Abstract Title:

Curcumin sensitizes human colorectal cancer to capecitabine by modulation of cyclin D1, COX-2, MMP-9, VEGF and CXCR4 expression in an orthotopic mouse model.

Abstract Source:

Int J Cancer. 2009 Nov 1 ;125(9):2187-97. PMID: 19623659

Abstract Author(s):

Ajaikumar B Kunnumakkara, Parmeswaran Diagaradjane, Preetha Anand, Kuzhuvelil B Harikumar, Harikumar B Kuzhuvelil, Amit Deorukhkar, Juri Gelovani, Sushovan Guha, Sunil Krishnan, Bharat B Aggarwal

Article Affiliation:

Ajaikumar B Kunnumakkara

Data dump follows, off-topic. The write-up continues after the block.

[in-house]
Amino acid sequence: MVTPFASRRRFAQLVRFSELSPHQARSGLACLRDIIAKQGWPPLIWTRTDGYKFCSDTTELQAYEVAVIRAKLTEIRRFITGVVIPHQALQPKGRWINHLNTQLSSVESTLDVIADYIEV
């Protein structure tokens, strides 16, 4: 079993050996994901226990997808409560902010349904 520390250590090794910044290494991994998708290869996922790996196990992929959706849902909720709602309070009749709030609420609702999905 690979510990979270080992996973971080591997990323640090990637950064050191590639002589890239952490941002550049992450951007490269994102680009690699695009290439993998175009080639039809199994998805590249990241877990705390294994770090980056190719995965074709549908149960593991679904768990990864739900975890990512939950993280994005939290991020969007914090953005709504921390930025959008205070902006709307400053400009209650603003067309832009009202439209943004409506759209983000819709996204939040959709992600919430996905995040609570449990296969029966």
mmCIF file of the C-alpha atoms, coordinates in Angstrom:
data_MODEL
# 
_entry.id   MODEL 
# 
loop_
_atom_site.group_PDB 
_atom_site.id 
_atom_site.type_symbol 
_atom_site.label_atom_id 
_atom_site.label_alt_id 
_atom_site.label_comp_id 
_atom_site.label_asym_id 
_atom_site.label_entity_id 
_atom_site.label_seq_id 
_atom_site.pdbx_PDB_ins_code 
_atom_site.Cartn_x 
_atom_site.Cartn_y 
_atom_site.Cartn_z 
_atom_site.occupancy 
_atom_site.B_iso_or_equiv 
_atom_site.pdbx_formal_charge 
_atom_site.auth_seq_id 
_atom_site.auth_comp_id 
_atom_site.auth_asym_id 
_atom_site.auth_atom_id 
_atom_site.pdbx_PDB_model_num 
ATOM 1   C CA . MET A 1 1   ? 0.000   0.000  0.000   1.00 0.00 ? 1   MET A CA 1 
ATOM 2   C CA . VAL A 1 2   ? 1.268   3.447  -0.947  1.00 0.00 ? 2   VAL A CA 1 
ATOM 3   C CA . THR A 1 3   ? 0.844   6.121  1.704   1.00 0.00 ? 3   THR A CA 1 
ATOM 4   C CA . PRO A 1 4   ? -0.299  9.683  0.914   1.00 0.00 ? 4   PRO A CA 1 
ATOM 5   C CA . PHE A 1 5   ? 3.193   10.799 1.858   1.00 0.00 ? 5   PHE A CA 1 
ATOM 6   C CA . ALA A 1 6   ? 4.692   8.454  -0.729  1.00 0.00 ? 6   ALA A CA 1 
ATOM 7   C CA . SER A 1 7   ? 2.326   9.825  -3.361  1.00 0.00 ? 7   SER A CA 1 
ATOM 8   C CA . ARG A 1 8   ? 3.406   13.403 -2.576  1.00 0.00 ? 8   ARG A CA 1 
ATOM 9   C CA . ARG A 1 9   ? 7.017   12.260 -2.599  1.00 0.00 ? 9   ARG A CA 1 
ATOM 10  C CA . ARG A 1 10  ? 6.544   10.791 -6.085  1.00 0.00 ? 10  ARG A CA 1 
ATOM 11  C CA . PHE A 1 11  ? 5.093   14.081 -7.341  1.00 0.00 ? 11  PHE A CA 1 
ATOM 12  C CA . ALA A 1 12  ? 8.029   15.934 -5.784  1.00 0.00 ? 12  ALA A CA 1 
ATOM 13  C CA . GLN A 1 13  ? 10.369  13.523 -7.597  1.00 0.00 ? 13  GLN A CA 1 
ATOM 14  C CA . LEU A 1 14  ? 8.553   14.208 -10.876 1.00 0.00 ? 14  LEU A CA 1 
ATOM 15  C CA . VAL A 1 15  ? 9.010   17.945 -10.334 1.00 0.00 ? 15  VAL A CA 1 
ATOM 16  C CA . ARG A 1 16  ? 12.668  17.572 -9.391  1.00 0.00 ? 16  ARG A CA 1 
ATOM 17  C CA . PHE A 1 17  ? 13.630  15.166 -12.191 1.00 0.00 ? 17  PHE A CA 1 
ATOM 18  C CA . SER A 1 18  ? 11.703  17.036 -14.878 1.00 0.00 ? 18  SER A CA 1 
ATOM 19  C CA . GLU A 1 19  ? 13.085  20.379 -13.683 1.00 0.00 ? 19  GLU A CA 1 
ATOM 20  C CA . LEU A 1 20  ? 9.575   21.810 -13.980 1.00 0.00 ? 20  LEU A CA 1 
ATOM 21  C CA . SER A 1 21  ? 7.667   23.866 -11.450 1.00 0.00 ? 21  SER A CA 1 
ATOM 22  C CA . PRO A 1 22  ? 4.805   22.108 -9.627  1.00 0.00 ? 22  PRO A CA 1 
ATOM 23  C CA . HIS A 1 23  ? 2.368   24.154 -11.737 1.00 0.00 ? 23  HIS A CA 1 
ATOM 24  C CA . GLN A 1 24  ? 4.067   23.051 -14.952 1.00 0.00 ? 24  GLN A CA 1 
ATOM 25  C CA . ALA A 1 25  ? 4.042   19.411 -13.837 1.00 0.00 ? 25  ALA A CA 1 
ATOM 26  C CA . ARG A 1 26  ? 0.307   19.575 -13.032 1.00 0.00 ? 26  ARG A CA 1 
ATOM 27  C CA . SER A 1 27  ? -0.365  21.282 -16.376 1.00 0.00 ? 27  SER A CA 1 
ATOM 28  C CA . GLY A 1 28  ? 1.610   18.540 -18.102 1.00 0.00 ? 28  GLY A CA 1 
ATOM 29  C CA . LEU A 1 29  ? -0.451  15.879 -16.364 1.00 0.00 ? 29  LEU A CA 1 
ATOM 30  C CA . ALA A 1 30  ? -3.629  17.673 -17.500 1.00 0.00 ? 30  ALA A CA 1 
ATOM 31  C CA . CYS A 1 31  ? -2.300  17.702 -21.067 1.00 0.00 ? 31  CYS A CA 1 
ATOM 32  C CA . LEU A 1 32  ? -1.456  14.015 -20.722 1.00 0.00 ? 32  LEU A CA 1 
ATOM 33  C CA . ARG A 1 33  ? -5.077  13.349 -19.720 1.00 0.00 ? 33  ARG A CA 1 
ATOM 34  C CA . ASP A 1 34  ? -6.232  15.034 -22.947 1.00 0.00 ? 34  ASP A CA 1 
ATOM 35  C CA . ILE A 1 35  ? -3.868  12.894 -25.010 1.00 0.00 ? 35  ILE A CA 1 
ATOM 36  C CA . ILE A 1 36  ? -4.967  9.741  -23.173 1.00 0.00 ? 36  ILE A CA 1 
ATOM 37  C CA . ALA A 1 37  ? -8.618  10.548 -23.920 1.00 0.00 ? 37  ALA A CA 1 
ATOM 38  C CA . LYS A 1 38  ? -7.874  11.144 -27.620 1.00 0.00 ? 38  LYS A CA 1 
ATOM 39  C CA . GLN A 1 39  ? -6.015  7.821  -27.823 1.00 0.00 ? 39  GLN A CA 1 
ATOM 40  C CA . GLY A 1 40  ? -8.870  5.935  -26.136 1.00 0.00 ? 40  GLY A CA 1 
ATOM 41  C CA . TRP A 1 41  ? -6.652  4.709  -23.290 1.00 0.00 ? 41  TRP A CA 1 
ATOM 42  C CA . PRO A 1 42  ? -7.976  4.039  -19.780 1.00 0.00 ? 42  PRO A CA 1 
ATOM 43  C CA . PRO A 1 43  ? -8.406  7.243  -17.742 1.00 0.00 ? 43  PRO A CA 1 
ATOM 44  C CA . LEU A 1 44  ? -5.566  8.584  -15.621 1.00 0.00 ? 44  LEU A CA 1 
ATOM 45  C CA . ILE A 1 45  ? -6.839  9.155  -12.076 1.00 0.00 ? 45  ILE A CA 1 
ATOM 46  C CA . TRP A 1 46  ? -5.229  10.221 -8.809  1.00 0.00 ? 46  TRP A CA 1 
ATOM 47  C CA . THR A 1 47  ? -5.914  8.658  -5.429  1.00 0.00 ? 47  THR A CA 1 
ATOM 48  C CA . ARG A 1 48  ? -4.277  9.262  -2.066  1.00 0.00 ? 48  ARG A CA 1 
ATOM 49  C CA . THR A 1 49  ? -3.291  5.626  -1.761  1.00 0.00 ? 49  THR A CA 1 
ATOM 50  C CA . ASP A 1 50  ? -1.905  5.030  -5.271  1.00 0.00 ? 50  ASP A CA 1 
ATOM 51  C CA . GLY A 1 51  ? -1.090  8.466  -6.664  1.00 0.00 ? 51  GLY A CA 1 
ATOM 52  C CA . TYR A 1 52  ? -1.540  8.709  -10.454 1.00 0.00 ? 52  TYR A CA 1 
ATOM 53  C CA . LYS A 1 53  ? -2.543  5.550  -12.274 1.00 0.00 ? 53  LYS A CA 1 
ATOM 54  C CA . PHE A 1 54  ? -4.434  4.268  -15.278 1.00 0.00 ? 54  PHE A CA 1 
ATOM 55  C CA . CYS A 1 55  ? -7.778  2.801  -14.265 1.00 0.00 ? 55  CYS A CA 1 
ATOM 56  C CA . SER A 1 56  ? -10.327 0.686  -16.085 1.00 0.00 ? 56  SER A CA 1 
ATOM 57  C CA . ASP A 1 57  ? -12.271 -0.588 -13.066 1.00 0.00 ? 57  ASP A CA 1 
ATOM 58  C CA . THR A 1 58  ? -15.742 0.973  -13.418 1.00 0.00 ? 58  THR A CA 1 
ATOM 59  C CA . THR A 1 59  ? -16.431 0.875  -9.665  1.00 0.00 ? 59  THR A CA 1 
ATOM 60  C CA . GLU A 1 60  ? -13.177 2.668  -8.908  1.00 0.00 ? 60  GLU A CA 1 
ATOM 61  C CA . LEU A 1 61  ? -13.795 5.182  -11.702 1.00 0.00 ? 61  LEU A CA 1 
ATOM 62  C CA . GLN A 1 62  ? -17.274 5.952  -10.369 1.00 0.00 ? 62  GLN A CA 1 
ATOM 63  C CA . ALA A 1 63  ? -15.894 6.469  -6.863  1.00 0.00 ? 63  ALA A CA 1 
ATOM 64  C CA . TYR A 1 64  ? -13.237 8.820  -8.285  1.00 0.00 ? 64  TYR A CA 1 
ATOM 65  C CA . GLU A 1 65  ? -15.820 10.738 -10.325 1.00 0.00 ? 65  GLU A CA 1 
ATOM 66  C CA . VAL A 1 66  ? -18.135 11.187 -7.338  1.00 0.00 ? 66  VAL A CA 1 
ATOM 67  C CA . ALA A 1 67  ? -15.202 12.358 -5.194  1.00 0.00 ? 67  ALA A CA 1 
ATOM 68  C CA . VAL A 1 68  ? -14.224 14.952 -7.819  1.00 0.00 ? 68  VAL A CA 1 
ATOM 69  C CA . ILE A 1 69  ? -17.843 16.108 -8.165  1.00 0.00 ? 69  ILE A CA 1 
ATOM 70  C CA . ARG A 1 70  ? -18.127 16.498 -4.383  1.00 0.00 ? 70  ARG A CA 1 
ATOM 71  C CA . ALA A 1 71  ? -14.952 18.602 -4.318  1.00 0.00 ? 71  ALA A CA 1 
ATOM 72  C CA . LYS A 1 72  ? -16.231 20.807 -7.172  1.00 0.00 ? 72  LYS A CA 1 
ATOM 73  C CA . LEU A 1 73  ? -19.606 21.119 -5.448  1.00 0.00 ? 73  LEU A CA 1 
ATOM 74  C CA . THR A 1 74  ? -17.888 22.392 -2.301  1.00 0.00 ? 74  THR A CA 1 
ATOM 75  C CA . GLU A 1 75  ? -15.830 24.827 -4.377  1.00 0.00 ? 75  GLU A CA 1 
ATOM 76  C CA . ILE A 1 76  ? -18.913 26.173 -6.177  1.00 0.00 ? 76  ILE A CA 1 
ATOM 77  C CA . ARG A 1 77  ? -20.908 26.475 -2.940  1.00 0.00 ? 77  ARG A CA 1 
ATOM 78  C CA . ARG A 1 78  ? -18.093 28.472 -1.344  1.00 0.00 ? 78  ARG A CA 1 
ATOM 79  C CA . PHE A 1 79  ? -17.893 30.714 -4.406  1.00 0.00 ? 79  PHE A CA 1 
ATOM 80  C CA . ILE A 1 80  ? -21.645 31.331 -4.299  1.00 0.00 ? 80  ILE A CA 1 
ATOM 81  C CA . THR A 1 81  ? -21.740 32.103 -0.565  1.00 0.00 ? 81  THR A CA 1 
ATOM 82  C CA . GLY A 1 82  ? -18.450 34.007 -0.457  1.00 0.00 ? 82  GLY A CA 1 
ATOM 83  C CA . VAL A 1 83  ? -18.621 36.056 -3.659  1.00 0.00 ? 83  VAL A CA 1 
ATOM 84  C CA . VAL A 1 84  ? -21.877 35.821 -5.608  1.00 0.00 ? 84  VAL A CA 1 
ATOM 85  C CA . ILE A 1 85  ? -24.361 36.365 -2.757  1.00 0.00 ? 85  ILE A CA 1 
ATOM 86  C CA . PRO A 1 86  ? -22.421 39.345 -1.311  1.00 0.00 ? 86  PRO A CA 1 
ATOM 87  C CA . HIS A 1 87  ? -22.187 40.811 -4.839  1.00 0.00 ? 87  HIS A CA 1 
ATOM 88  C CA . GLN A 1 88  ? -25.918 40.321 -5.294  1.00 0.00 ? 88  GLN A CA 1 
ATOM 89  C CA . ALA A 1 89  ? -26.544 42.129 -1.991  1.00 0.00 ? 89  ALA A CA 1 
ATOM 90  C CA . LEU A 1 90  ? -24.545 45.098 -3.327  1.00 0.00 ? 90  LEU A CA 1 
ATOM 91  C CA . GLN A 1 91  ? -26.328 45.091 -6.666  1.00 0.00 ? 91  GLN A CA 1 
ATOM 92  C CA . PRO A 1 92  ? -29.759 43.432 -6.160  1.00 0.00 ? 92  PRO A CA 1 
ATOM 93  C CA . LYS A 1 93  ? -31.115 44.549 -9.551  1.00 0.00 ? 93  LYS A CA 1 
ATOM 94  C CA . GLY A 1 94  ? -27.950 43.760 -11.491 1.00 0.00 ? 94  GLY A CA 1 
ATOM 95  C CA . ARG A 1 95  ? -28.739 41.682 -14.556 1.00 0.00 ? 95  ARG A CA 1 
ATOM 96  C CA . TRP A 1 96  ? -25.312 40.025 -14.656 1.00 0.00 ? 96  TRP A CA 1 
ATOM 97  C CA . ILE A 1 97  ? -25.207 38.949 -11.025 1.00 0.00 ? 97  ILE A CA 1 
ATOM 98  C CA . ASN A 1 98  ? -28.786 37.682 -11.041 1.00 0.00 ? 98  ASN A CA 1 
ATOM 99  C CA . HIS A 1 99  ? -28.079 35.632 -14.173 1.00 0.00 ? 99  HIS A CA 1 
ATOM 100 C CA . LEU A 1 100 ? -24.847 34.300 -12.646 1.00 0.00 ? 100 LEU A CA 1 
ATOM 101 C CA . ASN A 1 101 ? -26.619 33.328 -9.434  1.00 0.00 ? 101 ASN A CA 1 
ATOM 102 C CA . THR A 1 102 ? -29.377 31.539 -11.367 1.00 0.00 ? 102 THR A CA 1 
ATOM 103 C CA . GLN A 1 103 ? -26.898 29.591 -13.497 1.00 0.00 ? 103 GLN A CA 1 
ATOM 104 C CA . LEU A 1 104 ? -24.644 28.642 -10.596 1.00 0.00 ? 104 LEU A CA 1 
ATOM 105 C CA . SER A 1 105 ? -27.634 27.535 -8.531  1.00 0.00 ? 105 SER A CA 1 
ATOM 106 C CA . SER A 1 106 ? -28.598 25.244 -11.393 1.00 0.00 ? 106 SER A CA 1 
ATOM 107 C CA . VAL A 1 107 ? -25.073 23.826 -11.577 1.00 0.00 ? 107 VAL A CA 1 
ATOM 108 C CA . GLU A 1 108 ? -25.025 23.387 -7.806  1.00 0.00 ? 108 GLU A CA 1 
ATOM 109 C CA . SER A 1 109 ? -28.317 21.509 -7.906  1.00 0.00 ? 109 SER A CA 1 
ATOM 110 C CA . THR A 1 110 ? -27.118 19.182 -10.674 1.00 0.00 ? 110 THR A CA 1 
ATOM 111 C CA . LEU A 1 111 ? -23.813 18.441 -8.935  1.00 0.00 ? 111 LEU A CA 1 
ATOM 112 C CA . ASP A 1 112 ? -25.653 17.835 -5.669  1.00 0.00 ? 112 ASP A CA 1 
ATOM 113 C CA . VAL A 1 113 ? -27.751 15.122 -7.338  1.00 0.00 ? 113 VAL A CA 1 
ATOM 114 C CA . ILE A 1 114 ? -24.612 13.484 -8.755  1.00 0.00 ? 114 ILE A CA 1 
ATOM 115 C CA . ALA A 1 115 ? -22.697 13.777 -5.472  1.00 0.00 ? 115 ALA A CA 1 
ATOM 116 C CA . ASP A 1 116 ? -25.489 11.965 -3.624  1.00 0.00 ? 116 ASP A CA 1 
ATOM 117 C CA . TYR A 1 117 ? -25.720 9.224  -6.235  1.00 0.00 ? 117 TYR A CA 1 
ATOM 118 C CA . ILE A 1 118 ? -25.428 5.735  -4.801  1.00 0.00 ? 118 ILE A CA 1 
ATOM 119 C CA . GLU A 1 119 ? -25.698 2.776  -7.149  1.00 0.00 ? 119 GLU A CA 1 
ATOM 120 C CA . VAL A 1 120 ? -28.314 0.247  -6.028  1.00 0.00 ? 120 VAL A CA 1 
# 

Because of the poor prognosis and the development of resistance against chemotherapeutic drugs, the current treatment for advanced metastatic colorectal cancer (CRC) is ineffective. Whether curcumin (a component of turmeric) can potentiate the effect of capecitabine against growth and metastasis of CRC was investigated. The effect of curcumin on proliferation of CRC cell lines was examined by mitochondrial dye-uptake assay, apoptosis by esterase staining, nuclear factor-kappaB (NF-kappaB) by electrophoretic mobility shift assay and gene expression by Western blot analysis. The effect of curcumin on the growth and metastasis of CRC was also examined in orthotopically implanted tumors in nude mice. In vitro, curcumin inhibited the proliferation of human CRC cell lines, potentiated capecitabine-induced apoptosis, inhibited NF-kappaB activation and suppressed NF-kappaB-regulated gene products. In nude mice, the combination of curcumin and capecitabine was found to be more effective than either agent alone in reducing tumor volume (p = 0.001 vs. control; p = 0.031 vs. capecitabine alone), Ki-67 proliferation index (p = 0.001 vs. control) and microvessel density marker CD31. The combination treatment was also highly effective in suppressing ascites and distant metastasis to the liver, intestines, lungs, rectum and spleen. This effect was accompanied by suppressed expression of activated NF-kappaB and NF-kappaB-regulated gene products (cyclin D1,c-myc, bcl-2, bcl-xL, cIAP-1, COX-2, ICAM-1, MMP-9, CXCR4 and VEGF). Overall, our results suggest that curcumin sensitizes CRC to the antitumor and antimetastatic effects of capecitabine by suppressing NF-kappaB cell signaling pathway.

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